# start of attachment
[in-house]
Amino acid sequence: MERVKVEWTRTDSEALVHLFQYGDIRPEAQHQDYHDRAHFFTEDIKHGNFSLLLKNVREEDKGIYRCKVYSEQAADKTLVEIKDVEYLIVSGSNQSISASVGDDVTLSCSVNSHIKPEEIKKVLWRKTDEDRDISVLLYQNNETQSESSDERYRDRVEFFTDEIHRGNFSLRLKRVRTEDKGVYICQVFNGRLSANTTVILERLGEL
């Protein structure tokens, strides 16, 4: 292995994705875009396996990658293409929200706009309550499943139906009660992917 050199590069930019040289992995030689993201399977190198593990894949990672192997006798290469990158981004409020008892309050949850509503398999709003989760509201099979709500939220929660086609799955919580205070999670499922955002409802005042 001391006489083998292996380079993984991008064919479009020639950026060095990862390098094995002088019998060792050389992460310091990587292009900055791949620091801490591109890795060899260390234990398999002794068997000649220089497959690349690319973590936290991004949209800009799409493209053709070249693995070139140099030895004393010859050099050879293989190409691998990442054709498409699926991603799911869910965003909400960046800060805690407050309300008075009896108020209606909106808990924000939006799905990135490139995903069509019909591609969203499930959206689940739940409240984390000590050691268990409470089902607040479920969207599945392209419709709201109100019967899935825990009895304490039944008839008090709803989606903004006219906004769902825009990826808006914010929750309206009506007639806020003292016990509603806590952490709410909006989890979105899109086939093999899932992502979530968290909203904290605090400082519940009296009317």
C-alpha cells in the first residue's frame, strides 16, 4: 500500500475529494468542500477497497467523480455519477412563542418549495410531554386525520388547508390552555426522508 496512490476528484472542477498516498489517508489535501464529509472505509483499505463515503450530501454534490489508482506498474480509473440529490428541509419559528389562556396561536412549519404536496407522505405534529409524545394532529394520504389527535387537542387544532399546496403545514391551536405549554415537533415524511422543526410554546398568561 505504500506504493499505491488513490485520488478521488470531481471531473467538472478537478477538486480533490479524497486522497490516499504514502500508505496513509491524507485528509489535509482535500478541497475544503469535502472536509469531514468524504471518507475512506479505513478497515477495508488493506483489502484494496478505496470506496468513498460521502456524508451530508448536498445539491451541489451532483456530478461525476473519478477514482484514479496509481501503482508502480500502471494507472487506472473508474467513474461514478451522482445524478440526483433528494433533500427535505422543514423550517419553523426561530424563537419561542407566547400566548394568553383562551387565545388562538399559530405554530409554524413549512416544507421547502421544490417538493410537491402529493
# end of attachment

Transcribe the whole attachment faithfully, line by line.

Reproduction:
[in-house]
Amino acid sequence: MERVKVEWTRTDSEALVHLFQYGDIRPEAQHQDYHDRAHFFTEDIKHGNFSLLLKNVREEDKGIYRCKVYSEQAADKTLVEIKDVEYLIVSGSNQSISASVGDDVTLSCSVNSHIKPEEIKKVLWRKTDEDRDISVLLYQNNETQSESSDERYRDRVEFFTDEIHRGNFSLRLKRVRTEDKGVYICQVFNGRLSANTTVILERLGEL
């Protein structure tokens, strides 16, 4: 292995994705875009396996990658293409929200706009309550499943139906009660992917 050199590069930019040289992995030689993201399977190198593990894949990672192997006798290469990158981004409020008892309050949850509503398999709003989760509201099979709500939220929660086609799955919580205070999670499922955002409802005042 001391006489083998292996380079993984991008064919479009020639950026060095990862390098094995002088019998060792050389992460310091990587292009900055791949620091801490591109890795060899260390234990398999002794068997000649220089497959690349690319973590936290991004949209800009799409493209053709070249693995070139140099030895004393010859050099050879293989190409691998990442054709498409699926991603799911869910965003909400960046800060805690407050309300008075009896108020209606909106808990924000939006799905990135490139995903069509019909591609969203499930959206689940739940409240984390000590050691268990409470089902607040479920969207599945392209419709709201109100019967899935825990009895304490039944008839008090709803989606903004006219906004769902825009990826808006914010929750309206009506007639806020003292016990509603806590952490709410909006989890979105899109086939093999899932992502979530968290909203904290605090400082519940009296009317």
C-alpha cells in the first residue's frame, strides 16, 4: 500500500475529494468542500477497497467523480455519477412563542418549495410531554386525520388547508390552555426522508 496512490476528484472542477498516498489517508489535501464529509472505509483499505463515503450530501454534490489508482506498474480509473440529490428541509419559528389562556396561536412549519404536496407522505405534529409524545394532529394520504389527535387537542387544532399546496403545514391551536405549554415537533415524511422543526410554546398568561 505504500506504493499505491488513490485520488478521488470531481471531473467538472478537478477538486480533490479524497486522497490516499504514502500508505496513509491524507485528509489535509482535500478541497475544503469535502472536509469531514468524504471518507475512506479505513478497515477495508488493506483489502484494496478505496470506496468513498460521502456524508451530508448536498445539491451541489451532483456530478461525476473519478477514482484514479496509481501503482508502480500502471494507472487506472473508474467513474461514478451522482445524478440526483433528494433533500427535505422543514423550517419553523426561530424563537419561542407566547400566548394568553383562551387565545388562538399559530405554530409554524413549512416544507421547502421544490417538493410537491402529493